Chemical engineering student seeks to improve properties of biodiesel as greener alternative to diesel fuel Twitter
By Bryan Hay
Sasha Neefe ’21 (chemical engineering, environmental studies minor) recently received first place honors for her poster in the fuels and petrochemicals group at the 2020 Virtual AIChE Annual Student Conference.
“Winning this award means so much to me,” she says. “I learned and grew so much from working on this research project, as it challenged my level of analytical understanding, instrumentation, and methodology. Additionally, the high level of independence that was required for this project allowed me to gain a deeper understanding of working in a lab and solving challenging problems.”
Neefe has been working with Lindsay Soh, Kate and Walter A. Scott ’59 Scholar in Engineering and associate professor of chemical and biomechanical engineering, since she was a first-year student.
Her research project presented on the award-winning poster is centered on renewable fuels, specifically biodiesel. Neefe studied an alternative reaction to producing biodiesel, which results in a co-product in the biodiesel that may improve the resultant fuel’s cold-flow properties.
“I utilized different vegetable oils using this alternative reaction to produce biodiesels with varying compositions of different compounds,” she says. “These differing compositions, as well as how much of the vegetable oil was converted into biodiesel during the reactions, influenced the cold-flow properties. Overall, this research is an important step toward improving the properties of biodiesel to make it a competitive and viable fuel option.”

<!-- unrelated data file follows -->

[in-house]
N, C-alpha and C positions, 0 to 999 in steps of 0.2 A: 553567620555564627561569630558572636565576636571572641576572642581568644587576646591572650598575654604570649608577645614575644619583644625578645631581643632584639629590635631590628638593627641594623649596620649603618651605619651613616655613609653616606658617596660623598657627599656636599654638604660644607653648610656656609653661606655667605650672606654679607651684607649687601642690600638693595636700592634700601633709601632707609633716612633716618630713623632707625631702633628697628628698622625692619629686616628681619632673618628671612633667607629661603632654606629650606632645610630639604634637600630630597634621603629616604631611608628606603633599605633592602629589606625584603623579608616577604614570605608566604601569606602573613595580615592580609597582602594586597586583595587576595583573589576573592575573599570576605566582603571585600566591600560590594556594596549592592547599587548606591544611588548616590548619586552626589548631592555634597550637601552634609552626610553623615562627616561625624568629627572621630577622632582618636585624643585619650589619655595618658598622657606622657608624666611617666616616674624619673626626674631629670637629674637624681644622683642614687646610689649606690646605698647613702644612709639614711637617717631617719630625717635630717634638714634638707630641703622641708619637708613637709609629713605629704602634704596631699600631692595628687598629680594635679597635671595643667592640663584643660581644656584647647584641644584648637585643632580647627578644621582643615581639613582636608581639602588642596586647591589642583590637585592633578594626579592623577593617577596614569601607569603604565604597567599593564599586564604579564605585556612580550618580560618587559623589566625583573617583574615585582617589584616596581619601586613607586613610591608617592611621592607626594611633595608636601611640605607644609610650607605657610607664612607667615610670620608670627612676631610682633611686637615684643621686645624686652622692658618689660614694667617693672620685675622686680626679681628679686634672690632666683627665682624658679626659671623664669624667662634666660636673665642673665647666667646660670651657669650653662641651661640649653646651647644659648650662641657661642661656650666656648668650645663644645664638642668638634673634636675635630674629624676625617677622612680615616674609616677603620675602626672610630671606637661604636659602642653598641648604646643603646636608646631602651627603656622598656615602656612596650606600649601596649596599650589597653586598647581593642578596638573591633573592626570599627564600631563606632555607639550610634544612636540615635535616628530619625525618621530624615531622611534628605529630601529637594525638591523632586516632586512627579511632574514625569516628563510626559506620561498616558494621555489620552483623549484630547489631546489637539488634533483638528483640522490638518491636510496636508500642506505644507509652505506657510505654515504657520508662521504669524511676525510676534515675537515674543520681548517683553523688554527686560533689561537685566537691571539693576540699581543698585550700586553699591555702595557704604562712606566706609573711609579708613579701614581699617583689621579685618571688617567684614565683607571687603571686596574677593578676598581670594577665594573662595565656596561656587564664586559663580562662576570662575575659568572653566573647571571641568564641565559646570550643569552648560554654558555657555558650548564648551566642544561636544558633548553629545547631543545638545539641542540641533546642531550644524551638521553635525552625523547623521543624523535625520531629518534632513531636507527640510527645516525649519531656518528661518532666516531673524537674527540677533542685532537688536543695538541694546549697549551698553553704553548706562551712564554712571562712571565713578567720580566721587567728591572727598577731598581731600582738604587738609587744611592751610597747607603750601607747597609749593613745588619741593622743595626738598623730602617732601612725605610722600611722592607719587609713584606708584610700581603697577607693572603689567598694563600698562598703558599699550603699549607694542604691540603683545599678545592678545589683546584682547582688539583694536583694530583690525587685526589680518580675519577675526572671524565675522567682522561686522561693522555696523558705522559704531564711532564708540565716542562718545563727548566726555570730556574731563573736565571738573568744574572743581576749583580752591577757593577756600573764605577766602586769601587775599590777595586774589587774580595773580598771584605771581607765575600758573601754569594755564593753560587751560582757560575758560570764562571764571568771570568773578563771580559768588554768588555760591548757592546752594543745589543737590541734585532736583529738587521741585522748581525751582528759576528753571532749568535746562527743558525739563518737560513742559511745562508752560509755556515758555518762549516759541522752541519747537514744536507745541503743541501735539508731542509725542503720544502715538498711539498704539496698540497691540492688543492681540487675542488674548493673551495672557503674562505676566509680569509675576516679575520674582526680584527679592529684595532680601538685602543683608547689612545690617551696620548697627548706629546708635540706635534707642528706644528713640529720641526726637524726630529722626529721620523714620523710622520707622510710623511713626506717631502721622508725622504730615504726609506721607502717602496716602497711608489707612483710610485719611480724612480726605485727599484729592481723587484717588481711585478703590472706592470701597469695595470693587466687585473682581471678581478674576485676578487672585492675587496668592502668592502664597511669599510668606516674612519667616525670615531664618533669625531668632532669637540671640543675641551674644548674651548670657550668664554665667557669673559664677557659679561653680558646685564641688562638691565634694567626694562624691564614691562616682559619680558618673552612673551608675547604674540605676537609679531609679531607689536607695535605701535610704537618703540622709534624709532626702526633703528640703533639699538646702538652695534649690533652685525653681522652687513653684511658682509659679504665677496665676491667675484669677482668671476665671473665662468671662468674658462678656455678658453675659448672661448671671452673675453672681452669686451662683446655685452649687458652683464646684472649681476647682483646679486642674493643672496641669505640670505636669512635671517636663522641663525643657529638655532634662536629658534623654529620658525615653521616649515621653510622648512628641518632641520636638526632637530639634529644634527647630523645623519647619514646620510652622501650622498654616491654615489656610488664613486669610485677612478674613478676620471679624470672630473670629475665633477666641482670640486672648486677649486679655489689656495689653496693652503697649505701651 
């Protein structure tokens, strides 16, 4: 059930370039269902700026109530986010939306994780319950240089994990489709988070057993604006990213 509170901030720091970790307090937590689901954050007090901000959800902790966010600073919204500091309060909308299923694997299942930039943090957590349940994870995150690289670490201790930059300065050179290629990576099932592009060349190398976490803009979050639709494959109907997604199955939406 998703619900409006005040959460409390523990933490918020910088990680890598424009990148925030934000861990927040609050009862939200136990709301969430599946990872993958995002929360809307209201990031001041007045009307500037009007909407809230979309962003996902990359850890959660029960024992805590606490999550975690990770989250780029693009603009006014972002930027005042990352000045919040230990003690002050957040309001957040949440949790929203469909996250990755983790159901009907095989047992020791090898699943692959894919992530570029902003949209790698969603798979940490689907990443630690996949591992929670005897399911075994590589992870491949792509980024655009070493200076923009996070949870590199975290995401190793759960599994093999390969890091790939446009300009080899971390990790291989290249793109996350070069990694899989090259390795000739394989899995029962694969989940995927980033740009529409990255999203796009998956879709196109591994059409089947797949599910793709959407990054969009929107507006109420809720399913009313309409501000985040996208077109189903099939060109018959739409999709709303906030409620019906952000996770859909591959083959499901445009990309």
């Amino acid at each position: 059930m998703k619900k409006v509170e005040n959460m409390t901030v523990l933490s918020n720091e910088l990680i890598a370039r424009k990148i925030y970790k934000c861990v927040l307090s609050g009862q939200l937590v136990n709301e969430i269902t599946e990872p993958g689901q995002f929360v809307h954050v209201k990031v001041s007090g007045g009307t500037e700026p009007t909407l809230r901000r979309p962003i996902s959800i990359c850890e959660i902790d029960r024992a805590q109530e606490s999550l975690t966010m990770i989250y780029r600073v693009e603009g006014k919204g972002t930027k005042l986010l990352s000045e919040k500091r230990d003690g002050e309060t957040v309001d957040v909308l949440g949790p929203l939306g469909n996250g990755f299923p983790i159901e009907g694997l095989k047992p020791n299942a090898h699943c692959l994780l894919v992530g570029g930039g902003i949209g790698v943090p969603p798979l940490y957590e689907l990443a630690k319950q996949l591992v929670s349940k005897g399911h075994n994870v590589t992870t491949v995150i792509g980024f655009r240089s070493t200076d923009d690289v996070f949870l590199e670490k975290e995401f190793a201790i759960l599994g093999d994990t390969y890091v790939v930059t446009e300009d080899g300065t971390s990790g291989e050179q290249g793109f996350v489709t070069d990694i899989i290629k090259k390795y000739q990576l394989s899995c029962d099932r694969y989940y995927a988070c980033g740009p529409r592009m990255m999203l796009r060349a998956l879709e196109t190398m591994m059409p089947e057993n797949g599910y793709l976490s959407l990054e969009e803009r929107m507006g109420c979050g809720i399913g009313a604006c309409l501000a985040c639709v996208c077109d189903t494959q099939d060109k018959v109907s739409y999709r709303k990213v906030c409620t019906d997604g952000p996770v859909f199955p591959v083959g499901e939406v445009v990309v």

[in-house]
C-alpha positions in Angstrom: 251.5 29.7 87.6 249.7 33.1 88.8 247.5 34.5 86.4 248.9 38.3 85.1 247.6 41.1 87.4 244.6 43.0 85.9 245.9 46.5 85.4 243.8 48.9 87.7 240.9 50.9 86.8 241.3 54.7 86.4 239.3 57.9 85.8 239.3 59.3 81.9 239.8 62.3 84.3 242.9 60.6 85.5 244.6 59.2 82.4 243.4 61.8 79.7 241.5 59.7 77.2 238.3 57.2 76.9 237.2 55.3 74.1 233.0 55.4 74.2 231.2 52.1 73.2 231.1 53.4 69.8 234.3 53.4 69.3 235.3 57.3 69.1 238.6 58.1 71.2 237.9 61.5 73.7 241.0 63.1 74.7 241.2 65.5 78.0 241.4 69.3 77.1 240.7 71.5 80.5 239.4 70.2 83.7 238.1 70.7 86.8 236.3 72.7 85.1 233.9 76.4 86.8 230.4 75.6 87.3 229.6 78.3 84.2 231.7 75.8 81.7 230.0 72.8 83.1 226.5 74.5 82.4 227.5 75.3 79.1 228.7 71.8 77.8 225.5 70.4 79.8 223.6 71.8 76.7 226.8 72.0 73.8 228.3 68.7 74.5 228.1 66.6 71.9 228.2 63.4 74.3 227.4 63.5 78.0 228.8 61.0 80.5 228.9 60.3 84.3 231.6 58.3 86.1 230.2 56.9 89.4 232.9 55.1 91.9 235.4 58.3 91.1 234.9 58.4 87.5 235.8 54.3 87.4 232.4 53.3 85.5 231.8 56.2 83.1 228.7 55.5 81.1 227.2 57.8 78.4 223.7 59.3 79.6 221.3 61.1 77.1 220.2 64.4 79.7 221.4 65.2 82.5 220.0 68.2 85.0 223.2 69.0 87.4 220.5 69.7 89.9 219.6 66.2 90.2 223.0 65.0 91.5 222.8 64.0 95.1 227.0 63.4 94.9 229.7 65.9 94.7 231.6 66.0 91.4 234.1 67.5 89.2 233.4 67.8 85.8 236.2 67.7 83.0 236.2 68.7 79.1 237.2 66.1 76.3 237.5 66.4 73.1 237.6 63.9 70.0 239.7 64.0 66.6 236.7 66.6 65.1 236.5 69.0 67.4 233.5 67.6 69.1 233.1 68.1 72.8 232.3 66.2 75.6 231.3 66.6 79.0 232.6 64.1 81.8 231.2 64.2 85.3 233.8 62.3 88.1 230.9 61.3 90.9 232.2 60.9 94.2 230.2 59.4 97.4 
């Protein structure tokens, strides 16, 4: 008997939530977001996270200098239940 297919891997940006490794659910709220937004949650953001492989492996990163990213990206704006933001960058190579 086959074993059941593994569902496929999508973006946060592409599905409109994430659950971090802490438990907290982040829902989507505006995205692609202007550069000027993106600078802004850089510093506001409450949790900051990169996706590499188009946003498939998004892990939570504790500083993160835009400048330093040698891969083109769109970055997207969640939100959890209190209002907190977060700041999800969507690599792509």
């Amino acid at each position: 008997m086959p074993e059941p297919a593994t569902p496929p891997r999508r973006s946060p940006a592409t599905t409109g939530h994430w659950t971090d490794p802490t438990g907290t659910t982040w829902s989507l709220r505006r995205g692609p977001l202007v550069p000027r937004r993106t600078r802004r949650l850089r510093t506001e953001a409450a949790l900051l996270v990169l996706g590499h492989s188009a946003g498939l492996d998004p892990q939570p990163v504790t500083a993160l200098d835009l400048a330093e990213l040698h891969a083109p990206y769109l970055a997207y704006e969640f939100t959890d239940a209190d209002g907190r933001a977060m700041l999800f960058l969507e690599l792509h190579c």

Biodiesel can be sourced from plants, animal fats, or food waste, rather than from nonrenewable fossil fuels. “When biodiesel is combusted, it emits significantly fewer toxic pollutants and greenhouse gases than fossil fuels, thus, it is a greener alternative to diesel fuel,” Neefe says.
Despite its environmental benefits, there are still some issues with the production and use of biodiesel, she notes.
“On the production side, the typical reaction used to make biodiesel has a low-value byproduct that must be removed from the biodiesel before use,” Neefe explains. “Regarding applicability, biodiesel has some properties that make it undesirable in everyday use because it has poor cold-flow properties compared to diesel, which basically means that it becomes a solid at too high of temperatures. If we tried to use biodiesel in vehicles during the winter here at Lafayette, it would freeze in the engines, which is not useful.”
Neefe credits Soh for teaching her how to troubleshoot and prepare for experimentation and data analysis throughout the project.
“I definitely would not have been able to achieve this recognition without her guidance and encouragement to always strive for excellence in every facet of the project,” Neefe says. “Starting in June 2021, I will be working as a full-time intern at the National Renewable Energy Laboratory in Colorado, studying biomass and the valorization of lignin as it applies to the biorefining industry. After this experience, I plan to pursue a Ph.D. in environmental engineering and continue to take part in challenging research toward sustainable solutions to our environmental crisis as I continue my career in engineering.”
AIChE is the world’s leading organization for chemical engineering professionals, with more than 60,000 members from more than 110 countries. Its annual student conference brings together student engineers from more than 150 schools to celebrate the chemical engineering profession.